Doing what comes naturally is easy. We can play from our strengths all day long. But playing from our strengths isn’t going to make us great. If we aspire to greatness we’re going to have to learn to work through our weaknesses.

The writer we are is the core of our strengths, the essence of our love of the craft. But the writer we are isn’t enough. We have to reach out to the things we don’t like, the areas of the craft that make us wary and uncomfortable and learn to embrace them as well.

We have to eat our Lima beans. We have to become the writer we aren’t.

Advertisements

234 responses to “Eat Your Lima Beans: The Importance of Becoming the Writer You Aren’t

  1. When it comes to fiction writing, the writer I’m not is one who cranks out a steady flow of words on a daily basis. Over the weekend I came up with two new novel ideas that I’m excited about, so now I’m feeling some pressure to finish the last one that I put on hiatus.

    It’s weird: Give me a couple bucks and I’ll write an article of so many words no problem. But give me a story I want to tell? That thing’s gonna drag on for a while.

    • I’m the same way. It’s easy to blame the rest of my schedule for eating all my writing time, rather than insist I keep my discipline. It’s a cycle of jumping on and falling off the daily words wagon, trying to figure out how to be disciplined and flexible at the same time.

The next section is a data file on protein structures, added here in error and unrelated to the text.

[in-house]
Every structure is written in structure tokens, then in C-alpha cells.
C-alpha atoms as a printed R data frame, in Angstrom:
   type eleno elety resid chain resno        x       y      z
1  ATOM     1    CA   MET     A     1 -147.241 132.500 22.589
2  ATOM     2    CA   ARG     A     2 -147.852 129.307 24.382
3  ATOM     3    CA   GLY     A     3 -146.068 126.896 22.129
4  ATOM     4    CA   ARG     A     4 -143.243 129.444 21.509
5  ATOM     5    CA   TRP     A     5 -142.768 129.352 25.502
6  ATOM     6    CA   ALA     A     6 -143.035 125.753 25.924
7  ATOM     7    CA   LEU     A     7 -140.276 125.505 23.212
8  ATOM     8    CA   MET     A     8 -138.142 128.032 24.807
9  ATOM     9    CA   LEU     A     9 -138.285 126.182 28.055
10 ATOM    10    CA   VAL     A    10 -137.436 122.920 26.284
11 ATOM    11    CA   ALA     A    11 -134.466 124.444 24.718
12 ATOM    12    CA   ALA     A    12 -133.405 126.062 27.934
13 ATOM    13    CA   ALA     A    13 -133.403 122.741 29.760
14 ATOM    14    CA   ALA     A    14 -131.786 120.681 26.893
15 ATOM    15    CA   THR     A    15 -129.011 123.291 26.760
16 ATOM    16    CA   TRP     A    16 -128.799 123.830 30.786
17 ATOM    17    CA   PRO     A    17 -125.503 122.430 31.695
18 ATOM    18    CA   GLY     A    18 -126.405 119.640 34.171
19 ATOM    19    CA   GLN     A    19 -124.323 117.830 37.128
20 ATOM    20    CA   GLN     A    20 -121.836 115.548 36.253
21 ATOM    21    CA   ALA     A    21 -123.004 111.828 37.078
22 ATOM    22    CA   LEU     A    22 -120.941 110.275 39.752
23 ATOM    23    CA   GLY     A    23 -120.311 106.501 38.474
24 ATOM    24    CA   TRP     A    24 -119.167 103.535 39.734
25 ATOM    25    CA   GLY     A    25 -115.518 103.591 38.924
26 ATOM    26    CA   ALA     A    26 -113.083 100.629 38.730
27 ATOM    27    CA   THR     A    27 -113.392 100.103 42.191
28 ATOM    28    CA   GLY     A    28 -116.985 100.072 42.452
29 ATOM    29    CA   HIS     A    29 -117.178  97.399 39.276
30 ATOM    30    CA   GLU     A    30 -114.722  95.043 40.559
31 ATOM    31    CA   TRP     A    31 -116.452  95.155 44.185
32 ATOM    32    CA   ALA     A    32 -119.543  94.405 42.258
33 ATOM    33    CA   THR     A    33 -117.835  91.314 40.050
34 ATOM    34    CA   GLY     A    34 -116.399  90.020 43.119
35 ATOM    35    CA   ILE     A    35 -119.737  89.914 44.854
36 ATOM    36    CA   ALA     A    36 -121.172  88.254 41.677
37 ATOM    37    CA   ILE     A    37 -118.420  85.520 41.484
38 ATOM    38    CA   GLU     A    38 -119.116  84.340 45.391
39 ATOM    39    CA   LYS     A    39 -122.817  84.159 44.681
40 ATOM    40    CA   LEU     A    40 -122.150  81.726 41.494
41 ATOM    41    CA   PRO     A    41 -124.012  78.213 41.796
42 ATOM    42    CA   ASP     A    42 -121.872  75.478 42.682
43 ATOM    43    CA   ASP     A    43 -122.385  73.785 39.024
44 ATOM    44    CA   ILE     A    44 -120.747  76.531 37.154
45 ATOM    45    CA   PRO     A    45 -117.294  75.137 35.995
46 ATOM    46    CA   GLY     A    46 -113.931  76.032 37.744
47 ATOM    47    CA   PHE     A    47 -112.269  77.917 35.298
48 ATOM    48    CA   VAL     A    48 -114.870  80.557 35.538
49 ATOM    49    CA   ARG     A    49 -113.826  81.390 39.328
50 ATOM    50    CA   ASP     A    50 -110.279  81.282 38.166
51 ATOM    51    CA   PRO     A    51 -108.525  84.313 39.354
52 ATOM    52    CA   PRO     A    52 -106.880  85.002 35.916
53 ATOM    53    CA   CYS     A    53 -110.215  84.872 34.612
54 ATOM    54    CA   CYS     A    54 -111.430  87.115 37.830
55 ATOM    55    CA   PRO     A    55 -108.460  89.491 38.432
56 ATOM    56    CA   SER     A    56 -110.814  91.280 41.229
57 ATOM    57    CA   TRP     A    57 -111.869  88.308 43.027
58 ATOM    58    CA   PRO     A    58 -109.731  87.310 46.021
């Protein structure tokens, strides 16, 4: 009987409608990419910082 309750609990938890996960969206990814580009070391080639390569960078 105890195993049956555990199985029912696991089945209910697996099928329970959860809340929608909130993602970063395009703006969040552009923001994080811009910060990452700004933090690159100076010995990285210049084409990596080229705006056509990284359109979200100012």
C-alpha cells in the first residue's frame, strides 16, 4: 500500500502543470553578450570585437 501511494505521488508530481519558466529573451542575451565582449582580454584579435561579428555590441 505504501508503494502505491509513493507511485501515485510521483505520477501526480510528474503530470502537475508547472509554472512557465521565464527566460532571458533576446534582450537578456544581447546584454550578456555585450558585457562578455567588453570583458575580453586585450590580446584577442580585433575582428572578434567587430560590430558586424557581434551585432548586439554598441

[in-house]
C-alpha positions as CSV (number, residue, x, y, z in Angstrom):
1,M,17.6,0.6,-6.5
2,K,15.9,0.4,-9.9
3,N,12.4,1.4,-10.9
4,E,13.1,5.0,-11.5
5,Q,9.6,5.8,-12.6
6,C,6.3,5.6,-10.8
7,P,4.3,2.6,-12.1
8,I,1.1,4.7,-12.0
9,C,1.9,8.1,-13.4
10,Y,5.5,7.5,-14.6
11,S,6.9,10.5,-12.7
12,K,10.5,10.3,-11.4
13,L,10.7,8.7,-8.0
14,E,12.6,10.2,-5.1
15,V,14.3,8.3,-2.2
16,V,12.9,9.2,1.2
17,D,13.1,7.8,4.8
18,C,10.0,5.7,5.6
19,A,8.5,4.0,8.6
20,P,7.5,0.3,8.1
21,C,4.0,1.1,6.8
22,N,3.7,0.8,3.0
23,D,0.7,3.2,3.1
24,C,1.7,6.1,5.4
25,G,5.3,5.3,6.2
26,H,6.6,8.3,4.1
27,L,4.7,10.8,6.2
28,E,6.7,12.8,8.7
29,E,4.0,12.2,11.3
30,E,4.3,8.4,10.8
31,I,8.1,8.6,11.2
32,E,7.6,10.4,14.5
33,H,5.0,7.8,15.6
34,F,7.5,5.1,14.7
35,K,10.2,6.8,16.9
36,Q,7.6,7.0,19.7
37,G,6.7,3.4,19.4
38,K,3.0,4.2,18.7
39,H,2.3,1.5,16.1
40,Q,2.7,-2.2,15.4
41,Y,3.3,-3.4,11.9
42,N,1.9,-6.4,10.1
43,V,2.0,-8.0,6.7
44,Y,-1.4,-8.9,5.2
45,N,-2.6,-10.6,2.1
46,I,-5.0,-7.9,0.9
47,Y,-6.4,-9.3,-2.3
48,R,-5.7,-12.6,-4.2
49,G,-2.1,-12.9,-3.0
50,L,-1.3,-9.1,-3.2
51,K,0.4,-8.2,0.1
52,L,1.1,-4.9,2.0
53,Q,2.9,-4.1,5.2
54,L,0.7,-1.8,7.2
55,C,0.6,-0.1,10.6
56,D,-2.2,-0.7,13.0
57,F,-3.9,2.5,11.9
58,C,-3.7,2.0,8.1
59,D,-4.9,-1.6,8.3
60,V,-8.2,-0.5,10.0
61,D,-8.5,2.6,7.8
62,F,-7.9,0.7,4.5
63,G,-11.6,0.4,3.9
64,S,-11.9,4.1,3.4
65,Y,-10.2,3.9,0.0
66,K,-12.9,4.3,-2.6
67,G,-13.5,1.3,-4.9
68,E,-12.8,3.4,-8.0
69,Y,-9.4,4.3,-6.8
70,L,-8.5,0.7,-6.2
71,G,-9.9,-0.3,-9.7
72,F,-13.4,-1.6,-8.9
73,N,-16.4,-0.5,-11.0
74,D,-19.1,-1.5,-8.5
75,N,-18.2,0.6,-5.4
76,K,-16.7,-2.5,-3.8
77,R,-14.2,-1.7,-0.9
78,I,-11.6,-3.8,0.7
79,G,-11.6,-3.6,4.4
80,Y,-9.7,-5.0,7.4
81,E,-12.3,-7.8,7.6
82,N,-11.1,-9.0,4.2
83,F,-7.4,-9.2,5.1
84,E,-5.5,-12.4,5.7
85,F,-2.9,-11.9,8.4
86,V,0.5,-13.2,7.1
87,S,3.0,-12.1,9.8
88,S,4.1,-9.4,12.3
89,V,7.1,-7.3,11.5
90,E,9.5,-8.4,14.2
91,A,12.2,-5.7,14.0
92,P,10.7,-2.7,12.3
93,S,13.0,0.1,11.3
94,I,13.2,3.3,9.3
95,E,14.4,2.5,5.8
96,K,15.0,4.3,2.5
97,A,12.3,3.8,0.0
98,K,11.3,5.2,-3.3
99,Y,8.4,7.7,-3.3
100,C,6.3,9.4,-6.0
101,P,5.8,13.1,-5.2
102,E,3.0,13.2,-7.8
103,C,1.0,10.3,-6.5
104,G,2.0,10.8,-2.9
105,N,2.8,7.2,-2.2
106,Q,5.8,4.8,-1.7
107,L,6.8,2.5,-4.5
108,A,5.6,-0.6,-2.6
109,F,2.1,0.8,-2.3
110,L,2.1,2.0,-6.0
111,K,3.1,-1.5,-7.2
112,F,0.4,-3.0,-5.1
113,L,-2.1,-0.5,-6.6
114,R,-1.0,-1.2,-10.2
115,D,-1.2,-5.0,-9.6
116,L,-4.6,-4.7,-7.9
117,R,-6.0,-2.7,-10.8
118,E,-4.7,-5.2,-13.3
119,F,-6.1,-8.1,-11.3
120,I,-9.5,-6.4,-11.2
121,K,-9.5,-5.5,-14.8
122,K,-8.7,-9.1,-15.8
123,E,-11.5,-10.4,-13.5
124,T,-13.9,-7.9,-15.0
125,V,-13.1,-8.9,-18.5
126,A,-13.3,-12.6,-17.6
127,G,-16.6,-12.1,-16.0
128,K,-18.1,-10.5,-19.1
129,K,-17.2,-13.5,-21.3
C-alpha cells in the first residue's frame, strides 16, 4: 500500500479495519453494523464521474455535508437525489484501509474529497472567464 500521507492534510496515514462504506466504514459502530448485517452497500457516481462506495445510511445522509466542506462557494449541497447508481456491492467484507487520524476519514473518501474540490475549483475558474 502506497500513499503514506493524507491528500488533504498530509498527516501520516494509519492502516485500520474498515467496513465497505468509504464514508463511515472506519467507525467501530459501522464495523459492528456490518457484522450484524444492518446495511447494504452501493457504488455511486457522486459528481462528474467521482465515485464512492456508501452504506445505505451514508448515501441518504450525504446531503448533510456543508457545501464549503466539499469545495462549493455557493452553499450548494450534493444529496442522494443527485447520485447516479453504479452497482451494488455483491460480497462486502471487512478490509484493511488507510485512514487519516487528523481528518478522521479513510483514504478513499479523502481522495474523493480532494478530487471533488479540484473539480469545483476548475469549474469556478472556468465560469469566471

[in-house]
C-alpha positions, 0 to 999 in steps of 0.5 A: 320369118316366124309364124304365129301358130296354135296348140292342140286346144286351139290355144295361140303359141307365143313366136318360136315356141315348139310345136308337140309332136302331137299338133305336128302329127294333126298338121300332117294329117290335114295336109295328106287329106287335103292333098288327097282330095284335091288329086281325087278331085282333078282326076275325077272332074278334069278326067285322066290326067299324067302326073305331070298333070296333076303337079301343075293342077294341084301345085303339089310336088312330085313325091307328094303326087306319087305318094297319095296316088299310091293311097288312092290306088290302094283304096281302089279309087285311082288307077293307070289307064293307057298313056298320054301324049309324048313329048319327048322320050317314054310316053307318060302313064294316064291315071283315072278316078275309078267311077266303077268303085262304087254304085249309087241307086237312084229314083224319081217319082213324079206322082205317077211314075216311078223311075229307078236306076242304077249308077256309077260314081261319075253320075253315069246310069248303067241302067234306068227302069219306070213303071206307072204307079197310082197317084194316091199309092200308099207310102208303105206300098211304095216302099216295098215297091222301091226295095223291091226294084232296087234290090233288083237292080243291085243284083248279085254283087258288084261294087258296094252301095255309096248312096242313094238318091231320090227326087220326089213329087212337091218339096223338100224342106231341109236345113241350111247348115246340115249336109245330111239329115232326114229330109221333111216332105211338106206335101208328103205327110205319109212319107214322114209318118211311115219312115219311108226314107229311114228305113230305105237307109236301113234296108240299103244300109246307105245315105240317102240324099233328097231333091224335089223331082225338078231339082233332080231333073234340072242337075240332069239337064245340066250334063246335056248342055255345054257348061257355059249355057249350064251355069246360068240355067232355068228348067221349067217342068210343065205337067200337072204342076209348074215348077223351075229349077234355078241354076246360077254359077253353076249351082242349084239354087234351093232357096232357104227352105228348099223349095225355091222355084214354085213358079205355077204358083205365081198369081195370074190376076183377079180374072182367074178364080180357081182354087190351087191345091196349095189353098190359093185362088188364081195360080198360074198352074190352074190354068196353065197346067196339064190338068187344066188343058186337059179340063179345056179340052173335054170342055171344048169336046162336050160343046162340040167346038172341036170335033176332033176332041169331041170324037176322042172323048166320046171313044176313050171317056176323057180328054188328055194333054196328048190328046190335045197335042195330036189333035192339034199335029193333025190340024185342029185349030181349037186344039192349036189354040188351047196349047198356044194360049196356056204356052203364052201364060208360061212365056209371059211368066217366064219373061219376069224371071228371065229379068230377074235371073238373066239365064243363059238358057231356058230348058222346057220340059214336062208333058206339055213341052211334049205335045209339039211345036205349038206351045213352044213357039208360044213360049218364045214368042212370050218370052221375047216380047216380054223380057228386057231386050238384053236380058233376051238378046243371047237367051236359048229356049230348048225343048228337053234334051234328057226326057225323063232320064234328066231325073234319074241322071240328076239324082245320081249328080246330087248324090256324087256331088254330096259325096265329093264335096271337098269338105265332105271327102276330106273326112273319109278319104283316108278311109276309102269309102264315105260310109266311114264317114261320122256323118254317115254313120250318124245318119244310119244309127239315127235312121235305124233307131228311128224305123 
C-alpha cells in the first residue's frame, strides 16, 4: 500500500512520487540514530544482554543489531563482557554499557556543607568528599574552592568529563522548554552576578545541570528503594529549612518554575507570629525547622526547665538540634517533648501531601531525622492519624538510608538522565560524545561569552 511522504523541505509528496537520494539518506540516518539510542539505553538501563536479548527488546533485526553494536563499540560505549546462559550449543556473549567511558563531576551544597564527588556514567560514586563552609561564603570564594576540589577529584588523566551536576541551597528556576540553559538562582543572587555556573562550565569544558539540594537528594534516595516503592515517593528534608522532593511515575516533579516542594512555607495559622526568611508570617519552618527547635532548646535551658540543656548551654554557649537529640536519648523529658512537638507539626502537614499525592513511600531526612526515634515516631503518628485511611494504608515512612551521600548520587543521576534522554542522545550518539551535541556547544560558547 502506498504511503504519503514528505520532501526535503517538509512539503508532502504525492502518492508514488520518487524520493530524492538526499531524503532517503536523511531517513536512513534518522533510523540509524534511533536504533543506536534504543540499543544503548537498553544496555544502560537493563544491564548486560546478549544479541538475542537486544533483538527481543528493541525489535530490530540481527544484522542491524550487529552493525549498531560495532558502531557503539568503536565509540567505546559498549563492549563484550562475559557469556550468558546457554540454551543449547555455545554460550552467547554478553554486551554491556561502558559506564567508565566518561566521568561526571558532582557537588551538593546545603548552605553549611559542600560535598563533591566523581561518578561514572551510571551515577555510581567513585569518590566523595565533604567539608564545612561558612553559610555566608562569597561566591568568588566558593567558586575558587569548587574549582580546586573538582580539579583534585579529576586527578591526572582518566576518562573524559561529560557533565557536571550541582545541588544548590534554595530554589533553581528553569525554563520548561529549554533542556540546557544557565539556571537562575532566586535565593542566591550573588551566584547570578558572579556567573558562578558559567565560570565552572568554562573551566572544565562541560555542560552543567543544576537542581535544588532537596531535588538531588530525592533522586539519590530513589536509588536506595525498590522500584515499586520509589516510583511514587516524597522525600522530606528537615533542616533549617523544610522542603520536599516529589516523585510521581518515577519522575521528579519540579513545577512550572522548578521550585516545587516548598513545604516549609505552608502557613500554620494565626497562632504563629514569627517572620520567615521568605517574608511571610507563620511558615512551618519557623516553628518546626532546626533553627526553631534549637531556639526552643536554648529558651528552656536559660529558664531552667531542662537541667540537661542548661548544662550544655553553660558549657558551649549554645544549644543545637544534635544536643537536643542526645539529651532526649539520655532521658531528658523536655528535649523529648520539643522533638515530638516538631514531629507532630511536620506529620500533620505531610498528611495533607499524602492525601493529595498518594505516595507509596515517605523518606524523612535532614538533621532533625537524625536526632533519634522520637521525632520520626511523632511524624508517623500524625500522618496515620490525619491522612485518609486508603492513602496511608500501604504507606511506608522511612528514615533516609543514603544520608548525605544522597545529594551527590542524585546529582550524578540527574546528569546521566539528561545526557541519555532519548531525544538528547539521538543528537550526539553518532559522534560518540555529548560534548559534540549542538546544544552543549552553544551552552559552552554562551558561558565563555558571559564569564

• Very true. Artistic perfectionism Vs Bread winning survivalism. 🙂


      acherian
      http://www.pupacomputers.com

    • Just the post I was looking for to help me articulate my thoughts. For me putting my ideas into perspective is an important part of how I can convey my thoughts and experiences to others and this takes a lot of time and reflection. A big part of planning also requires some deep soul searching and looking at what really is the core of what you want to express and why.

    • Austin,

      I’m the same way when it comes to painting. I’m an artist and I suffer from the same problem. Tell me to paint something, I see something inspiring, DONE! But don’t sit me in front of a blank canvas and tell me to paint what’s in my head or something I love.

    • i’m glad to see other writers struggle. i read so much beautiful work i was beginning to believe i was the only one who struggled.

      happy writing

      diane

      visit me at mindof a goddess@wordpress.com